The State's evidence as to whether Rack or Campbell began the fight was conflicting. However, a jury would have been justified in finding that Rack was in a belligerent mood that evening. Immediately before the fight with Campbell, he hit Britton with a beer bottle causing Britton to flee. The evidence of the defendant and his witnesses was that Campbell rushed toward Rack with a large knife in his hand (one witness stated it was a "butcher knife"); and that Campbell struck at Rack a number of times with the knife before both were on the ground rolling over and over as they fought.
Rack testified that he had a knife which he described as follows:"Q. Now, this knife that you had, will you tell us what kind of a knife it was and what it was? A. It was just a regular two inch knife.
"Q. Pocketknife? A. Pocketknife.* * * * * *
"Q. And would you tell us what its condition was before you ever got down *215 to this place? A. What the knife's condition was?"Q. Yes. A. The point of it was broke off. "Q. How did it get broke? A. It got offI use it on my job to take nails out of tires and rocks and different things. * * * * * *
"A. It was a brown handled knife."Q. Made out of brown plastic? A. Plastic knife. * * * * * * "A. Regular sixty-nine cents knife, that's all. "Q. What kind was it? A. Sixty-nine cents knife. "Q. I didn't ask you the price of it; I asked you what was the handle made of, material? A. Cellophane, tin."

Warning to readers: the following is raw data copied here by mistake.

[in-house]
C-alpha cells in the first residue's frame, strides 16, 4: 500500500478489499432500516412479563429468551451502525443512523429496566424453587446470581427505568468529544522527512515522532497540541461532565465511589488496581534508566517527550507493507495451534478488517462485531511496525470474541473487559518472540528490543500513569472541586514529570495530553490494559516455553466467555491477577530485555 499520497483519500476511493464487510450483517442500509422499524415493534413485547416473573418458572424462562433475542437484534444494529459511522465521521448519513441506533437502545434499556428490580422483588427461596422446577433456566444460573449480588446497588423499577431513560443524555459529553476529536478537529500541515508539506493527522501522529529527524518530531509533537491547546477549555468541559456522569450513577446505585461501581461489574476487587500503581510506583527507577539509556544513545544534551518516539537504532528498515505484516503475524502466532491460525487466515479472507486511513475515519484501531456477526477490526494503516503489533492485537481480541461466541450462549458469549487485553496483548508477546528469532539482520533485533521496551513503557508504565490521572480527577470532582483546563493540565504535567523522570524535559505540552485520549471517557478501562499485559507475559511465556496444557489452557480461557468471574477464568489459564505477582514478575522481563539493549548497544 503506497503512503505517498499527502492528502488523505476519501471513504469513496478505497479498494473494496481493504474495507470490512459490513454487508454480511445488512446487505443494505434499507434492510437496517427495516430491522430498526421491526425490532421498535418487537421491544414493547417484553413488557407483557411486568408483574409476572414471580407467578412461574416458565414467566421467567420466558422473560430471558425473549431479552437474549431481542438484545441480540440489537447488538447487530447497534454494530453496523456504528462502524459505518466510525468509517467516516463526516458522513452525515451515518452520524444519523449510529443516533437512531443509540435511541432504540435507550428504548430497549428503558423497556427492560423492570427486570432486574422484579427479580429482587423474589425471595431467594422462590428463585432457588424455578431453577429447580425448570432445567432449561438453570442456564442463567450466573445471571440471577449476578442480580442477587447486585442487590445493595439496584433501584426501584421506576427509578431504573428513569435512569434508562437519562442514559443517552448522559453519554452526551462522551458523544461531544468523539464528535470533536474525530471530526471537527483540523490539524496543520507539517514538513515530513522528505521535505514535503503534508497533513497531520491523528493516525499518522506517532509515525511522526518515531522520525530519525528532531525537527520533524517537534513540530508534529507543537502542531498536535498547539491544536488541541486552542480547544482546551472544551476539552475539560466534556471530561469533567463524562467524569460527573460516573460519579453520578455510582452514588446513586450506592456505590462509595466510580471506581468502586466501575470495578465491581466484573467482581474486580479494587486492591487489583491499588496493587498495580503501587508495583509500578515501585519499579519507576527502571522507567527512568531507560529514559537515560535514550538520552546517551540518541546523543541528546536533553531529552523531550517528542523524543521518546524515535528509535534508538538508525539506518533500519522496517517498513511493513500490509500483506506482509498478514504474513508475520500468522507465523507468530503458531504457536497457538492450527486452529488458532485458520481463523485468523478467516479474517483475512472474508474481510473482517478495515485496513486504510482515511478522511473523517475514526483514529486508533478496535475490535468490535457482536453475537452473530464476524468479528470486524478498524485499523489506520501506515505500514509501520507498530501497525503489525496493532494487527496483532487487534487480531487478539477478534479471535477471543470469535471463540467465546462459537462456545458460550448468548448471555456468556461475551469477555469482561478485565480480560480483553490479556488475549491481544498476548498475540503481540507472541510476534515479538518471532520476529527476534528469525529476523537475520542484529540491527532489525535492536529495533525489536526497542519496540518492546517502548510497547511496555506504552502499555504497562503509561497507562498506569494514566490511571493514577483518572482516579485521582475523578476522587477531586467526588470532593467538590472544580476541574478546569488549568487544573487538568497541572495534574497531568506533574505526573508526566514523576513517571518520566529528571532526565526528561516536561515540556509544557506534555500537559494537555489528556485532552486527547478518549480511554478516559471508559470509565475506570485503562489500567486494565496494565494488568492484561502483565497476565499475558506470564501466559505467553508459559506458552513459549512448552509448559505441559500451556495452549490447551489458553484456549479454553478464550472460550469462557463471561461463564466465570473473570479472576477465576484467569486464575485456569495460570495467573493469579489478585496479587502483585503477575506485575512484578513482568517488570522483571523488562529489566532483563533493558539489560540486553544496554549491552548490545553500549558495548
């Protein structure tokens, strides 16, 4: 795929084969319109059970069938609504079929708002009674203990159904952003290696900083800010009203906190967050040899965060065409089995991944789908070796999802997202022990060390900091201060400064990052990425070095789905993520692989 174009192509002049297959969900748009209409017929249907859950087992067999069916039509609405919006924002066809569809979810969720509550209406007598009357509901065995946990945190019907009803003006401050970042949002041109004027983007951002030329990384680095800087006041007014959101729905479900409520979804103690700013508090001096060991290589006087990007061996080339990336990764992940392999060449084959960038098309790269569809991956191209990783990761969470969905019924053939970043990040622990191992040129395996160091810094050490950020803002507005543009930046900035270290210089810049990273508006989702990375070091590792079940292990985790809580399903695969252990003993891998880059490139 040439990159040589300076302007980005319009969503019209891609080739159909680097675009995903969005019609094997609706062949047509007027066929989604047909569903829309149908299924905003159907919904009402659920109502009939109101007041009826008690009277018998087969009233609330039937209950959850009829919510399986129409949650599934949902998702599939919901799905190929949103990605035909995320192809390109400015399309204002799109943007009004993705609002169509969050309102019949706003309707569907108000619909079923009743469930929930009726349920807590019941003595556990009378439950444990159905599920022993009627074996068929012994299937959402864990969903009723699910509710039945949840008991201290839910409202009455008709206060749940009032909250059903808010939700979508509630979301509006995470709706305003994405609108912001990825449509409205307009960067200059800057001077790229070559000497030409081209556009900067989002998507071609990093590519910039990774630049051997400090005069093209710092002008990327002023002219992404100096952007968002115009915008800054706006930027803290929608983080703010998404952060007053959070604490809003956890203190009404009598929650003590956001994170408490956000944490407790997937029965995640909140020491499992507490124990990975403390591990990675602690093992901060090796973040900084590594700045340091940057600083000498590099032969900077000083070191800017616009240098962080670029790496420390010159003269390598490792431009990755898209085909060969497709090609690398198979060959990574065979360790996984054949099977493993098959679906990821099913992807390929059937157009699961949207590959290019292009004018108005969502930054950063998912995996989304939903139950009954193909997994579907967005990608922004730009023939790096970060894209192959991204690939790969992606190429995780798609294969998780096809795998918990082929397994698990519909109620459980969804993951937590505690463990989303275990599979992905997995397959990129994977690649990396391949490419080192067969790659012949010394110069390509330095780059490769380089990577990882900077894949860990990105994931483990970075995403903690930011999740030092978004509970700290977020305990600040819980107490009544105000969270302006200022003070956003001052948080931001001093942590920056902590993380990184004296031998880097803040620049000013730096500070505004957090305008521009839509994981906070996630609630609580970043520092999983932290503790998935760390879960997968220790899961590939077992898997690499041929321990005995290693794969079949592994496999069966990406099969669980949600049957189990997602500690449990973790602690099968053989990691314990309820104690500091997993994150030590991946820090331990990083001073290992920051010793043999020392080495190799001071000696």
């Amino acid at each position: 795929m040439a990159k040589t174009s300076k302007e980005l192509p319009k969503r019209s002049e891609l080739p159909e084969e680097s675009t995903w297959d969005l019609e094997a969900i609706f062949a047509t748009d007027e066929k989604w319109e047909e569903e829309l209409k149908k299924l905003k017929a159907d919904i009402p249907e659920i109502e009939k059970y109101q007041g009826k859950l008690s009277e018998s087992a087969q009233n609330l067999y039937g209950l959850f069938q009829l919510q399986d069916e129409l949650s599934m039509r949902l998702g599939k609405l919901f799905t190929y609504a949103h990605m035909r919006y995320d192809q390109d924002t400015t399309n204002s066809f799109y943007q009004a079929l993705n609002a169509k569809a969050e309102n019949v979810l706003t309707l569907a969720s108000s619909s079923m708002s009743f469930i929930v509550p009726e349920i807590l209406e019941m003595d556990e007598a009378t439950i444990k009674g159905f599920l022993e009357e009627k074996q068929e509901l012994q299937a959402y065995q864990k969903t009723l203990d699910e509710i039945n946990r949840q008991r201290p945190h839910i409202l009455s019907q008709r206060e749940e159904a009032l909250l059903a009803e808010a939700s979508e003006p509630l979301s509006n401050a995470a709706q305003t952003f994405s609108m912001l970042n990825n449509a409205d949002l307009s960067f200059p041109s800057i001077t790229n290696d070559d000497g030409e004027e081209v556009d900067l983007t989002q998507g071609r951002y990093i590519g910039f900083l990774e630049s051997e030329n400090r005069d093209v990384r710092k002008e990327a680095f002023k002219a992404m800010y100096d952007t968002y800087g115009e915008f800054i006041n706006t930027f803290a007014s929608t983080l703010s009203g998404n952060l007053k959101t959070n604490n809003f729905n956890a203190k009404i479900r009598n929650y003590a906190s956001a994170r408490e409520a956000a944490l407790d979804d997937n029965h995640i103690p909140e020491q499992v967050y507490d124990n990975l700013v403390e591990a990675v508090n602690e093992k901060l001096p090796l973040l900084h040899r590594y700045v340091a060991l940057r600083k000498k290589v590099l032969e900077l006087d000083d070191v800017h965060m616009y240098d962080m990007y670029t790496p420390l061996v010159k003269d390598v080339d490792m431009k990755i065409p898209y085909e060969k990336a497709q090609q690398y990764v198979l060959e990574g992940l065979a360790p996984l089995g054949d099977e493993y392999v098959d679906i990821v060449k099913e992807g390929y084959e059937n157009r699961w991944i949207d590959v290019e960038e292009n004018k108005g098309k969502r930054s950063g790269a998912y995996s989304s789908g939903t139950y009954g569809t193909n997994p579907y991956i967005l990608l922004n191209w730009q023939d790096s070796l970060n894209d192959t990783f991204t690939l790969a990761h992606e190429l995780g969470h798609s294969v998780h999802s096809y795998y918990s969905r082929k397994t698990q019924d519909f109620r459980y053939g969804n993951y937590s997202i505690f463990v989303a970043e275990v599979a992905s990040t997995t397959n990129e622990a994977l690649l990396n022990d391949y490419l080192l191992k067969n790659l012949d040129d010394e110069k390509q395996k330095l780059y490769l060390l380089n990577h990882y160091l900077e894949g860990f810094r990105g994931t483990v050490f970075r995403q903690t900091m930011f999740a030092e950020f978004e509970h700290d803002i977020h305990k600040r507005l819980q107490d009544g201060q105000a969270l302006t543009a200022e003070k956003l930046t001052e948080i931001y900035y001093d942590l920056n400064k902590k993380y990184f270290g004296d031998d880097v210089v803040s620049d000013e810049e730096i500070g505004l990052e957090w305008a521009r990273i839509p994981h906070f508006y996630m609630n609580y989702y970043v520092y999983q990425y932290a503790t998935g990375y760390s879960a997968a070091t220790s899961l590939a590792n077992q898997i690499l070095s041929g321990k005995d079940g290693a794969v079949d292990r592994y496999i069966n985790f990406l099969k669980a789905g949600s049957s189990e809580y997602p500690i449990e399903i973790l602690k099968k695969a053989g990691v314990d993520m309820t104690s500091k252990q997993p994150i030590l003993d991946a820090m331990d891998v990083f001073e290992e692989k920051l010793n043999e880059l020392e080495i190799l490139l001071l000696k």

The jury evidently did not believe that Rack would have survived the fight with so little injury if Campbell had had a large knife and he (Rack) a small, dull, broken knife. The result, that is, the deadly stab wounds Campbell received, would indicate that Rack had the large knife. In fact, the jury may have believed the evidence of a number of witnesses who said that Campbell did not have any knife. No contention is made that the evidence was not sufficient to sustain a conviction. We have detailed the facts because they have a bearing on some of the questions presented for review.
In the first point briefed, defendant complains of the last paragraph of the instruction (No. 2) on the credibility of witnesses. The portion complained of reads as follows:"In this connection, you are further instructed that if you believe that any witness has knowingly sworn falsely to any material fact in issue, you must disregard such false testimony and may reject any or all of such witness' testimony."